One of the accusations levelled at ImmerseOrDie is that Jeff, Bryce, or I look for reasons to fail a book, that readers don’t judge books the way we do. I’ve never been inside Bryce’s head, but I feel a deep joy when a book makes it to the line; and we’re not alone in noticing issues.
<p style="text-align: justify;"Anne R Allen warns that minor errors at the start of the book could kill sales.
I’m a grammar freak, so a misplaced apostrophe or verb/object disagreement will stop me. I know not everybody is such a stickler. But I think all readers want to see that a book looks professional and polished. They don’t want to invest time in a book—even if it’s free—unless they feel they’re in competent hands.
While I agree that noticing these issues might seem to be limited to “grammar freaks”, IoD reports show issues that don’t cause us to put a book down still increase the chances that a subsequent issue will stand out enough to lose that sense of competence; so, for every reader whose attention catches on an issue, there are several who don’t stop at that point but are primed to judge later concerns harshly.
And for those who think the failures are still us being picky, remember that Allen (and people in her comment thread) believe that having a contents page that is boring – not ill-formatted, dysfunctional, or otherwise flawed, but just boring – damages sales.
Teenage dreams had given way to boring adulthood. Then I saw this advert “Scared to live? We offer seven days without worry about possible futures.” It was free and I literally had nothing interesting that evening, so I went.
Woke up with this watch and a note saying the bomb inside me would explode in seven days. Doctors agree something’s lodged in my brain but it’s too risky to operate.
Anyway, best get on.
Put the fucking money in the bag or I’ll blow your shitting head off!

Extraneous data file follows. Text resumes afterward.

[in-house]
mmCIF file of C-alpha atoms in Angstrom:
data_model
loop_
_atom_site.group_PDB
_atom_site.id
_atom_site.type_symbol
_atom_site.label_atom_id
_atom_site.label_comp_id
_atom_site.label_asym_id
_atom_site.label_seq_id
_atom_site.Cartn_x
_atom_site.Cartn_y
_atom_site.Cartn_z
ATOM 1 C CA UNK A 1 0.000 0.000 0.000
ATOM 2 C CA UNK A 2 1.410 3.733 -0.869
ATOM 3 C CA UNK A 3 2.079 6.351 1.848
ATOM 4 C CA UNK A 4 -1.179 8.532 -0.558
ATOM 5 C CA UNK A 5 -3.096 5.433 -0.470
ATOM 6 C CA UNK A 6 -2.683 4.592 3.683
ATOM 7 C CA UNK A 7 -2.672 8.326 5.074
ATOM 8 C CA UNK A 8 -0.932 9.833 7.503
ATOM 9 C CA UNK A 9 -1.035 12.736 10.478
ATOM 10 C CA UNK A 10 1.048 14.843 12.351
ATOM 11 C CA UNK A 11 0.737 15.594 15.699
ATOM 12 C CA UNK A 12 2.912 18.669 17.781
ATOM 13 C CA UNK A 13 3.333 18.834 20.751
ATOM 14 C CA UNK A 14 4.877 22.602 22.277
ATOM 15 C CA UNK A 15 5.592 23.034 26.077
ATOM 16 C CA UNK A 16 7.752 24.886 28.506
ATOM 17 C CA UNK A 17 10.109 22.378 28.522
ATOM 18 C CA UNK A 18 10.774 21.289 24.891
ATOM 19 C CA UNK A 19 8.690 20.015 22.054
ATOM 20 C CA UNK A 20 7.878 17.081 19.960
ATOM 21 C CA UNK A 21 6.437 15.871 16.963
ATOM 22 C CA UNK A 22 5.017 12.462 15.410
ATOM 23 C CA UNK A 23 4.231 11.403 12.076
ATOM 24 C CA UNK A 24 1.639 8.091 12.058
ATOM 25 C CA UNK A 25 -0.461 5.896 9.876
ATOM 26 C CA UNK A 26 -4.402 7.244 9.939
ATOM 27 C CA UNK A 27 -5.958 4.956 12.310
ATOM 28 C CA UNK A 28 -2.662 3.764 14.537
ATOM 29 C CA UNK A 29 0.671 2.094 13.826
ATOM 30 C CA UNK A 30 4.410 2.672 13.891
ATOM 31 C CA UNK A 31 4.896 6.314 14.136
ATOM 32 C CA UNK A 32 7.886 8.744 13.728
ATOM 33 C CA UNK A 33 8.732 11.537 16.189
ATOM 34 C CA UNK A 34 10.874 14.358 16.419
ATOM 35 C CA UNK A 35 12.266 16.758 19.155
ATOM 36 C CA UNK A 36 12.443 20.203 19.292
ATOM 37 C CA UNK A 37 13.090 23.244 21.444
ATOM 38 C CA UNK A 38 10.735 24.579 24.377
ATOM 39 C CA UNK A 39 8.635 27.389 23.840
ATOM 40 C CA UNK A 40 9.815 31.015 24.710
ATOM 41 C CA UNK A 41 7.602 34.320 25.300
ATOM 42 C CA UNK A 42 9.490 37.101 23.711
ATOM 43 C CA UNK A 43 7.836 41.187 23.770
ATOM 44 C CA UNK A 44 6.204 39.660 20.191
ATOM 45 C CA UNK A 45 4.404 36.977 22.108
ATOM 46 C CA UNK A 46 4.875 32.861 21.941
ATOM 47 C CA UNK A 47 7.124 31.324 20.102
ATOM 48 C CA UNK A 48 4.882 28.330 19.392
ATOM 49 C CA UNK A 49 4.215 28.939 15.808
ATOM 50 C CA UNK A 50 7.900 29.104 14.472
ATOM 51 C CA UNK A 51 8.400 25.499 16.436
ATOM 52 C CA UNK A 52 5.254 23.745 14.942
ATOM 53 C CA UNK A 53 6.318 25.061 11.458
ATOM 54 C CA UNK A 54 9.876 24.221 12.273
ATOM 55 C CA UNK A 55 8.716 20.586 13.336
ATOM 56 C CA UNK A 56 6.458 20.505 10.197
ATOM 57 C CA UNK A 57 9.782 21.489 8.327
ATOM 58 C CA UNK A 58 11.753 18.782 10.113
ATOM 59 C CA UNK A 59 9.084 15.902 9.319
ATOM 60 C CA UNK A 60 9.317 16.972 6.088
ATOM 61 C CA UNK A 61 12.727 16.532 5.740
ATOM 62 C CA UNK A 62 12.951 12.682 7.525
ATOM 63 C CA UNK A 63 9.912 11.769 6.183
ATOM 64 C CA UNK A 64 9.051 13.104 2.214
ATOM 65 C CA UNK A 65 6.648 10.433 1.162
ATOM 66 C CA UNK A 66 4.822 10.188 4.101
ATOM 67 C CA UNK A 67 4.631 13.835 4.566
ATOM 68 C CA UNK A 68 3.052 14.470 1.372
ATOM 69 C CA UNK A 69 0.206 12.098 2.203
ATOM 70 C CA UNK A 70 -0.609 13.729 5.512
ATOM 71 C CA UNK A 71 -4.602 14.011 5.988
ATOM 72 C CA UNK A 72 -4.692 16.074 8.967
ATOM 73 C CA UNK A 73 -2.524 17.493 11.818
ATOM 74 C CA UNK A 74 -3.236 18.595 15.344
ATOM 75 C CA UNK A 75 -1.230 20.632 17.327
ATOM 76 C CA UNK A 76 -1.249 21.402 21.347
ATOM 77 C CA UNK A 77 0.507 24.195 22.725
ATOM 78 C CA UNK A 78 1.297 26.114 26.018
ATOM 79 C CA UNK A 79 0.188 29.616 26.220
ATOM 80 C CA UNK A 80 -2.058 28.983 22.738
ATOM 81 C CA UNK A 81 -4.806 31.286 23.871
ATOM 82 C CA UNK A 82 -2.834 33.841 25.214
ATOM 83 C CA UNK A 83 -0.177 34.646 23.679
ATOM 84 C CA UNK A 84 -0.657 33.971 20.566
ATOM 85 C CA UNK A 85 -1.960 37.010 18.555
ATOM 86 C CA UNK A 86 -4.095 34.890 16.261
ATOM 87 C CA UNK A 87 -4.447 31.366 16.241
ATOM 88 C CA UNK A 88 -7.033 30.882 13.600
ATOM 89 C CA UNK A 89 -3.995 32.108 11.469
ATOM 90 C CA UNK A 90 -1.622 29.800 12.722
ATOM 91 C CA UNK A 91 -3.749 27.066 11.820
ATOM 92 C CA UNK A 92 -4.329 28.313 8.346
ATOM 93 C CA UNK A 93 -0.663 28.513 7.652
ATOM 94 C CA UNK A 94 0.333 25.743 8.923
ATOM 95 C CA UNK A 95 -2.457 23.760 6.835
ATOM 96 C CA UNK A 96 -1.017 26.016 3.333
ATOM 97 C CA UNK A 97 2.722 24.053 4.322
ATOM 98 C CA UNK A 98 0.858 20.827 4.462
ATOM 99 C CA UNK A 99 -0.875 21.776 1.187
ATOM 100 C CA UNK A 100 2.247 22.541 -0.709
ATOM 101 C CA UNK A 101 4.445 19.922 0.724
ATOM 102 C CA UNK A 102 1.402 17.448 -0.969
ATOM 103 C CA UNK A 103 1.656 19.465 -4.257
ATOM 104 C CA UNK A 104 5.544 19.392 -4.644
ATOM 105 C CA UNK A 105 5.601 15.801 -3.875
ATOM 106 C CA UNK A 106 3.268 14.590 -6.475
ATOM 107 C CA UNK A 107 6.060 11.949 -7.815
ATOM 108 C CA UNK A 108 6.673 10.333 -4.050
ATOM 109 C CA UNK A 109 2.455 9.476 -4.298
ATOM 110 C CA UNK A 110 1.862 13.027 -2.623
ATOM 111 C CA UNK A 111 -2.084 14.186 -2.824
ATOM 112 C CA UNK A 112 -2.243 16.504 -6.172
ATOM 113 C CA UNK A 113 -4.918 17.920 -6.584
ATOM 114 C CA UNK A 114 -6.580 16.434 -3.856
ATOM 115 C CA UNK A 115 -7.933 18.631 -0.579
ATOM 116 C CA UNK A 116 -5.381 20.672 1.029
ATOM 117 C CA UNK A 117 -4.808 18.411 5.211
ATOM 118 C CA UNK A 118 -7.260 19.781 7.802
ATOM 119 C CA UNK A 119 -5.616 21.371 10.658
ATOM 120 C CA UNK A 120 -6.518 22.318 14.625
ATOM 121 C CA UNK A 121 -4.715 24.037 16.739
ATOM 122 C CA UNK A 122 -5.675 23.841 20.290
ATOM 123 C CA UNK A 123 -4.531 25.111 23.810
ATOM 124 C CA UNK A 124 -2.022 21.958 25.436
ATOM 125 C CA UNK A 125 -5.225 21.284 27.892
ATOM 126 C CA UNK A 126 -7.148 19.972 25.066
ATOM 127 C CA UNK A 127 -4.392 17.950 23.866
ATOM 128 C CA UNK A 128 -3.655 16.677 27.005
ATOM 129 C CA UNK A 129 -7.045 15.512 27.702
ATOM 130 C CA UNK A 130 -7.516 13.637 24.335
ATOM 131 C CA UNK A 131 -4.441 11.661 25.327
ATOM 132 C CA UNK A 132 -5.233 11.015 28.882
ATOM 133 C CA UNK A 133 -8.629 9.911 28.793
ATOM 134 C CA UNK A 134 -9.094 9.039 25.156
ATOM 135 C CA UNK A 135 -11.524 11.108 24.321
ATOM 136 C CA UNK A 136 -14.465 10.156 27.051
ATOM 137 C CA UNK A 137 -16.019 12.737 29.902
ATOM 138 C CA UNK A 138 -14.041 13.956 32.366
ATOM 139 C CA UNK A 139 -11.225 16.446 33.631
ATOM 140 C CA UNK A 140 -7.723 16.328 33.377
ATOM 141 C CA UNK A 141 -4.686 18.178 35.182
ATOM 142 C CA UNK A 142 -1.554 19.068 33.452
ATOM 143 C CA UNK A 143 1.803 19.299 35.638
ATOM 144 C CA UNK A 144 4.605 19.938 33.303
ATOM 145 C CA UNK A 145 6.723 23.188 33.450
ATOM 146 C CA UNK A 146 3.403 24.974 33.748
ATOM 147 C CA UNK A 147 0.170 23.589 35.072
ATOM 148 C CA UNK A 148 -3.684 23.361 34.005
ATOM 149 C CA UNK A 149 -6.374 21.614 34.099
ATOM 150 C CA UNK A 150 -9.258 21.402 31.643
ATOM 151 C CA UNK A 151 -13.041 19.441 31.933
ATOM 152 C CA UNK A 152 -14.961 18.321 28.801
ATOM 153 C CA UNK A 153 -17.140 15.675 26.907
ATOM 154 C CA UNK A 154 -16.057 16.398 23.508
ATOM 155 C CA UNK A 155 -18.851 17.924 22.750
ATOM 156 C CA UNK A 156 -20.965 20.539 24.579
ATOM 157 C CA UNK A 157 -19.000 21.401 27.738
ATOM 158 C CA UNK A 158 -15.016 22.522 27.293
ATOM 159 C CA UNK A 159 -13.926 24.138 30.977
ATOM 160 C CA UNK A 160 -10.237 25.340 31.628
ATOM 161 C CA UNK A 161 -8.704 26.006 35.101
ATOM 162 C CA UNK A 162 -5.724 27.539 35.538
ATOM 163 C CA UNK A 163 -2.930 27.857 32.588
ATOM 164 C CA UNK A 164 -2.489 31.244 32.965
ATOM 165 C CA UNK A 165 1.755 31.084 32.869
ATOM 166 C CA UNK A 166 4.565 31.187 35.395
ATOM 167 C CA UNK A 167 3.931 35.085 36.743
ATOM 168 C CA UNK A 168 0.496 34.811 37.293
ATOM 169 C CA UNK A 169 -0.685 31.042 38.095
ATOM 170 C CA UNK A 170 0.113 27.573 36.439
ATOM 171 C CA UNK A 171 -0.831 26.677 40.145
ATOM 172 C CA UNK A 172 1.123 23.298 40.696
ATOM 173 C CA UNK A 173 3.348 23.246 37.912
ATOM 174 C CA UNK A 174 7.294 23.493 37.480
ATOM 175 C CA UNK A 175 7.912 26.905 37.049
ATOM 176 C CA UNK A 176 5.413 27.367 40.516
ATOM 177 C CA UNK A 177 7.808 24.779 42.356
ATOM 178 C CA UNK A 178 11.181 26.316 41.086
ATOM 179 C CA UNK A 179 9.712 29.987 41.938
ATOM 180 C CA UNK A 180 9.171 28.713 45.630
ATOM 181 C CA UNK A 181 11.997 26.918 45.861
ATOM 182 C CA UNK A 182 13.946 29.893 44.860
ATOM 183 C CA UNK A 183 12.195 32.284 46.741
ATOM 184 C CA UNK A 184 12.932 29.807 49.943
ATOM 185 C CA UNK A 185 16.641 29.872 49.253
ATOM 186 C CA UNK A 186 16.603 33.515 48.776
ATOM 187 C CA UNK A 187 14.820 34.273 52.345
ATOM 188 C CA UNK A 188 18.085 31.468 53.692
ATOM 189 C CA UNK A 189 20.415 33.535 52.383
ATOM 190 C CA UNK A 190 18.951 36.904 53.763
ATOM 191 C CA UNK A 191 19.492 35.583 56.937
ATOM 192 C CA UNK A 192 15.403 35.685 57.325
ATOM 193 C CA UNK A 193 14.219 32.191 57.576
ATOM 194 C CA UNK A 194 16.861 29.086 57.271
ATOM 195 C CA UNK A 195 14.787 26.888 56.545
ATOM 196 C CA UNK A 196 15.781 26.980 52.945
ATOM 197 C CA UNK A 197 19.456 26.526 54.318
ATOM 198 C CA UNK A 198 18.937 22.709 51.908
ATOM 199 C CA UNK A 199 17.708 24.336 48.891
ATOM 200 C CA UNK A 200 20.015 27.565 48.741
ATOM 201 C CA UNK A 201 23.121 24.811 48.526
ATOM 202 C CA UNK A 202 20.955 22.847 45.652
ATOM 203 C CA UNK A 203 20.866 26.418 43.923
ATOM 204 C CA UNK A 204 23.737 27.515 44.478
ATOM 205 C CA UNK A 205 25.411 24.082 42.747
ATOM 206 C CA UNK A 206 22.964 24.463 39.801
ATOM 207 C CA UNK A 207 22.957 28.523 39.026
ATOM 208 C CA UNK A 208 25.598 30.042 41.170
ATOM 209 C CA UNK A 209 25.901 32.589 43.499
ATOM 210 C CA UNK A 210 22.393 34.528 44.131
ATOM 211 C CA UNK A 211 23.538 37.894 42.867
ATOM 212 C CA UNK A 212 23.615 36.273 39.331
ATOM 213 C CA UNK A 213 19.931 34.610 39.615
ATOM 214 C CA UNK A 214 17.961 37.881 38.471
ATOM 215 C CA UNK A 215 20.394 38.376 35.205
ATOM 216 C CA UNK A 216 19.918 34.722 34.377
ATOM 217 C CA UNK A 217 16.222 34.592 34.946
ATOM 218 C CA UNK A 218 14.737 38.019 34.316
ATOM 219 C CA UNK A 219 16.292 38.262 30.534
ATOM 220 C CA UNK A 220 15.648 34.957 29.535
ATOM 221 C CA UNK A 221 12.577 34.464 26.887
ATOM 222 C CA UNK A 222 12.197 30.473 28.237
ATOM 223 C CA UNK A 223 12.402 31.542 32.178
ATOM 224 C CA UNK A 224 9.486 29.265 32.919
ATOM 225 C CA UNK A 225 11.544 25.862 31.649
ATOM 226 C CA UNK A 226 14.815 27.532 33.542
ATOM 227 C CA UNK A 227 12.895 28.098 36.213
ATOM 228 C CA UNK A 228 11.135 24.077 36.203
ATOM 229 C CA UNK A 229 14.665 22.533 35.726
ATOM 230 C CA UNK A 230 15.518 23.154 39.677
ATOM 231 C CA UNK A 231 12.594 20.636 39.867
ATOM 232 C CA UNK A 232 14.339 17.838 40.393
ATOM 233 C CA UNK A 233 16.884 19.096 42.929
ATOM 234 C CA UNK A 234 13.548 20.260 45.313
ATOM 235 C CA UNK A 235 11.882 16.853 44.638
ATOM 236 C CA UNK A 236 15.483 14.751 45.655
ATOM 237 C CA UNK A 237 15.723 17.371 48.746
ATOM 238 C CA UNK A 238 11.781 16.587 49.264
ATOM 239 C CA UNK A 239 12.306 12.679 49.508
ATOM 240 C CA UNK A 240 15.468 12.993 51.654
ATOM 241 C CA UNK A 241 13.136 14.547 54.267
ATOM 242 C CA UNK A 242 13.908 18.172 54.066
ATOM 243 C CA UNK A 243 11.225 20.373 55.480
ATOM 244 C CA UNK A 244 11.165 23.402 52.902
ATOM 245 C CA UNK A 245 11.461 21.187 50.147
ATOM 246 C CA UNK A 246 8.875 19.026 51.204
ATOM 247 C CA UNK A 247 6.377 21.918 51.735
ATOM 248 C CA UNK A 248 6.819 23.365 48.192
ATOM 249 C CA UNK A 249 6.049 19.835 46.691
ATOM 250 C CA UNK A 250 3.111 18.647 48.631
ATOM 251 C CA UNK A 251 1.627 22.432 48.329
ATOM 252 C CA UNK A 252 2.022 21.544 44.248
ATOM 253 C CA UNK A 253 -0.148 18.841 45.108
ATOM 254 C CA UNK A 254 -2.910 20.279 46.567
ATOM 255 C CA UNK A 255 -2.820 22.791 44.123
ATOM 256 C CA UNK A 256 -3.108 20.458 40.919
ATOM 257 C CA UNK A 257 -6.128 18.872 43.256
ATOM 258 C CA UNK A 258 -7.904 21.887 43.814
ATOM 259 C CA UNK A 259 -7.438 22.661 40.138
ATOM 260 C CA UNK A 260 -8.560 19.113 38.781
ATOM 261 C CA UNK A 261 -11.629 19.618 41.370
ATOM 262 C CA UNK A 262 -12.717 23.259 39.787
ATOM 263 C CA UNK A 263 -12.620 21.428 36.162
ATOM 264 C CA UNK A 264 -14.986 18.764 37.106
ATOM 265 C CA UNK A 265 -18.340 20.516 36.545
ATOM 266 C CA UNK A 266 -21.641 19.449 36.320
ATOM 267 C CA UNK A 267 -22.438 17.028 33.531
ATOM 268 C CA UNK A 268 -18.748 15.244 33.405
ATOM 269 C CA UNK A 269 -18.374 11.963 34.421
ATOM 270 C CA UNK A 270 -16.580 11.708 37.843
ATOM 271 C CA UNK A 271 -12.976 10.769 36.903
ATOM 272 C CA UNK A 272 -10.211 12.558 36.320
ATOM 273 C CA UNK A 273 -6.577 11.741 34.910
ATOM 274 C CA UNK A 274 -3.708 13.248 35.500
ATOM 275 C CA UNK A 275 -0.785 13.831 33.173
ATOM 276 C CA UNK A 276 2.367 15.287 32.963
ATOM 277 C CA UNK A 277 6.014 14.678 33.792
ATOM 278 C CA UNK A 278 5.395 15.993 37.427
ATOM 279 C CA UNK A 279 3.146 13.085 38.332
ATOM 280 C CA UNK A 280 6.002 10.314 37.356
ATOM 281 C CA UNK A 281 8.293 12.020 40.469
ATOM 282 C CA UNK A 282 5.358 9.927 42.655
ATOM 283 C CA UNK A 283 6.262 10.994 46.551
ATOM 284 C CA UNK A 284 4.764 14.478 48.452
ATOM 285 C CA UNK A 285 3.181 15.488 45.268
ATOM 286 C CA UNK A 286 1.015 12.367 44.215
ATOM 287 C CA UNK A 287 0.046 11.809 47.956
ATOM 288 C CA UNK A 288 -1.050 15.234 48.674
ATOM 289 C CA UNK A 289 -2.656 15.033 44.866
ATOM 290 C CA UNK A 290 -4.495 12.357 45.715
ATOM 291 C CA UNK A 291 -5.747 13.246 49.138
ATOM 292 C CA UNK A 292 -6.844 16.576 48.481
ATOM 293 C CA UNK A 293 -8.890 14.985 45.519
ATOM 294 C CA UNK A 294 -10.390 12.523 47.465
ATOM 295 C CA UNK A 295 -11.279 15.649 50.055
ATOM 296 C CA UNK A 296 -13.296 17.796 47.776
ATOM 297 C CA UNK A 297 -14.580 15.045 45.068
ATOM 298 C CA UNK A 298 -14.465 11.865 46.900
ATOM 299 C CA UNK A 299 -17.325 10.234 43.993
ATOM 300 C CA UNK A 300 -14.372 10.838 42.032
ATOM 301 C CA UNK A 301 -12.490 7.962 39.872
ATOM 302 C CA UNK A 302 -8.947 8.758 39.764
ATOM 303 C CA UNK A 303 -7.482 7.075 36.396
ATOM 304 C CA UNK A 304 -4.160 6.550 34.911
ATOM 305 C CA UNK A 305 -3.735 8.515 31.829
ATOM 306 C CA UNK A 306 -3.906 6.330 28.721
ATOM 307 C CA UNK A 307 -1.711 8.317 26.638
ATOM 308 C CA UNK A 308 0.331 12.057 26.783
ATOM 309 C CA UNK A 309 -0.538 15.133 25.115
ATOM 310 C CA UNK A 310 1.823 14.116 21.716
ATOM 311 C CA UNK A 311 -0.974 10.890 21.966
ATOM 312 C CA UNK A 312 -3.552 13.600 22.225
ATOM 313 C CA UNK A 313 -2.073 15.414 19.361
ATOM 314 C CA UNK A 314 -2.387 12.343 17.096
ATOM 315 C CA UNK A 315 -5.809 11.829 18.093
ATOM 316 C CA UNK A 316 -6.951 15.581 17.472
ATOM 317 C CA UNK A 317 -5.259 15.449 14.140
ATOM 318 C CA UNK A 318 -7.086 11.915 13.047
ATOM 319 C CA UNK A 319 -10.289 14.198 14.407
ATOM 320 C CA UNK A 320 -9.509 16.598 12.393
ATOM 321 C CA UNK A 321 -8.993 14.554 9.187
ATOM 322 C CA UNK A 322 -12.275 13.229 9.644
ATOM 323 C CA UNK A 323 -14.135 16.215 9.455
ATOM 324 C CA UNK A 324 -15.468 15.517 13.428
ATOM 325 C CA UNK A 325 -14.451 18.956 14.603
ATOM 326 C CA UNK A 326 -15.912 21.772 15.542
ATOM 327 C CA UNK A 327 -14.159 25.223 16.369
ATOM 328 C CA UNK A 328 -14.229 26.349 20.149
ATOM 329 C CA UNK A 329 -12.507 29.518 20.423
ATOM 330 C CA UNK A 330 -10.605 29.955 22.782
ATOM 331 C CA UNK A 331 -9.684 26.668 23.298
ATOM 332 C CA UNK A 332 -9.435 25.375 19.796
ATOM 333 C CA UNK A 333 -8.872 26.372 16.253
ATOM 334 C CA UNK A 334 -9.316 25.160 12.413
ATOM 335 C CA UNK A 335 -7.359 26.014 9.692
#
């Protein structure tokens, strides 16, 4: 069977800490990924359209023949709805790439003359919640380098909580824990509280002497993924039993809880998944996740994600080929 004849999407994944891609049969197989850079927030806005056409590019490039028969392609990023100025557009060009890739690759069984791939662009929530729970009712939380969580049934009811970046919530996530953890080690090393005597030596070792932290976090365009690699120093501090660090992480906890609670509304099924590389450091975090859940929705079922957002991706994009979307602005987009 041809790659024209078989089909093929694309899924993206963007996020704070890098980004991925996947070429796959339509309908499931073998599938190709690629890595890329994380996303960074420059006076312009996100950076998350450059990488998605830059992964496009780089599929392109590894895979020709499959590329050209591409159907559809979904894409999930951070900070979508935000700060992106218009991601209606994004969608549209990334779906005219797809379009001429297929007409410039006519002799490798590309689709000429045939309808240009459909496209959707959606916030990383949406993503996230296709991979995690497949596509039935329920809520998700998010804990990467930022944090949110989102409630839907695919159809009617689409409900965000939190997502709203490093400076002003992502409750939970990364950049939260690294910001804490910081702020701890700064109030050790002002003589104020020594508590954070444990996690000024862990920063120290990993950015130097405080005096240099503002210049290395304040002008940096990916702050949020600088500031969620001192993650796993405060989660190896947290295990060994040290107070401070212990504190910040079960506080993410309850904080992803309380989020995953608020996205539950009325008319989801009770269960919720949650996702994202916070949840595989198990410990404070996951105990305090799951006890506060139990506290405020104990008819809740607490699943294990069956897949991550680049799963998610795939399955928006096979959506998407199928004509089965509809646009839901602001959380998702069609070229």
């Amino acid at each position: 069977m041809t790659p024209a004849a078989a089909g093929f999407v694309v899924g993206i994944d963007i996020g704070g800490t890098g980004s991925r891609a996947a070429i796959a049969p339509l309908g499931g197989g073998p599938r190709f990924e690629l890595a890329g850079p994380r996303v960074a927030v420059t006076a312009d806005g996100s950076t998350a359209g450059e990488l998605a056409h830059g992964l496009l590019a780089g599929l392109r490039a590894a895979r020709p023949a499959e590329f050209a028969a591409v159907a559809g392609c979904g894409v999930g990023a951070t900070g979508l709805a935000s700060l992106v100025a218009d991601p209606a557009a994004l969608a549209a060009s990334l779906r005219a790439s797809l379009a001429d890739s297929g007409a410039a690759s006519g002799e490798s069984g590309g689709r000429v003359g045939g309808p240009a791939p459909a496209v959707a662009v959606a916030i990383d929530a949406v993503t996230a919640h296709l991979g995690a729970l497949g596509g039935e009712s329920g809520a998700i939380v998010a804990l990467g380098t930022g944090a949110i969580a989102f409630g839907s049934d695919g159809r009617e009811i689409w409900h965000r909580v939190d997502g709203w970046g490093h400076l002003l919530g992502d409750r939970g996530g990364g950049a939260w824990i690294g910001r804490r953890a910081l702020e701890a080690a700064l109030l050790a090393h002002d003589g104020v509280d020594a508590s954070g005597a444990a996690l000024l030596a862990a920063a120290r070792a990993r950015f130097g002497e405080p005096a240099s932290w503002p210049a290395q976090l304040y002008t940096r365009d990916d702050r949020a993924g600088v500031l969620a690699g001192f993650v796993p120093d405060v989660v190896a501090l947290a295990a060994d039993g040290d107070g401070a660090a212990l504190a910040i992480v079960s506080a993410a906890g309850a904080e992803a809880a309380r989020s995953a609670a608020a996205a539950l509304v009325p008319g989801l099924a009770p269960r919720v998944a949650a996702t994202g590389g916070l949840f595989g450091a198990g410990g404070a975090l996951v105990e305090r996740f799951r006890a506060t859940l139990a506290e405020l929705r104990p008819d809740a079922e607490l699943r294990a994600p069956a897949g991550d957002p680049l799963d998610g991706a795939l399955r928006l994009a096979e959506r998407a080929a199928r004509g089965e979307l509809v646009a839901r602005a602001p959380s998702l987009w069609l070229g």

Joy weaves together hymns in praise of feeling rather than deconstructing poetry with evidence that words cannot be other than a structure around anything of actual meaning, elegantly capturing both the power of language to show reality and its failure. …
Karl connected the repeater and stepped back. Fifteen seconds later, the window exploded. His breathing spiked as tiny drones swarmed through the hole. Pushing down images of neat holes in foreheads, he sent a message to all his contacts calling the President ugly.
The swarm drifted randomly as his contacts responded. He was right: no matter how good the machine learning was, social media tracking was useless if your desired targets only used strong encryption.
Which meant that only ordinary people, people like his mother just wanting to ask if he was caught up in that “robot thing”, got hit.
The steel felt good beneath his hands, each blow echoing like a confirmation of existence.
Knowledge had built the world around him, and given him the tools to understand what he felt and why. But knowledge wasn’t a tap in the barrel of his chest to drain away the adrenaline poisoning his taste and spasming his muscles.
Fight or flight. One can neither run from problems of words and thoughts, nor defeat them with a weapon.
He knew when the pain from others faded, the pain in his knuckles would seem failure; but the steel felt good beneath his hands.
Anderson mixes his thoughts on why collaborations work, or don’t, with anecdotes from the many collaborations he has undertaken, creating a book that shows the reader the potential complexities of partnering with other authors without becoming dry or depressing. …
Aurelius strode gracefully. Halloween was the perfect time of the year; men almost stood out more if they didn’t wear make-up or ape horrors. A time to hunt without the fear his appearance might reveal him. And even a few days after costume parties let him hide in sight.
Tonight it ended though. Tomorrow the fireworks with their searing lights and deafening sounds would mark another year of lurking.
Ahead his prey staggered and stopped almost perfectly for the alley he’d selected.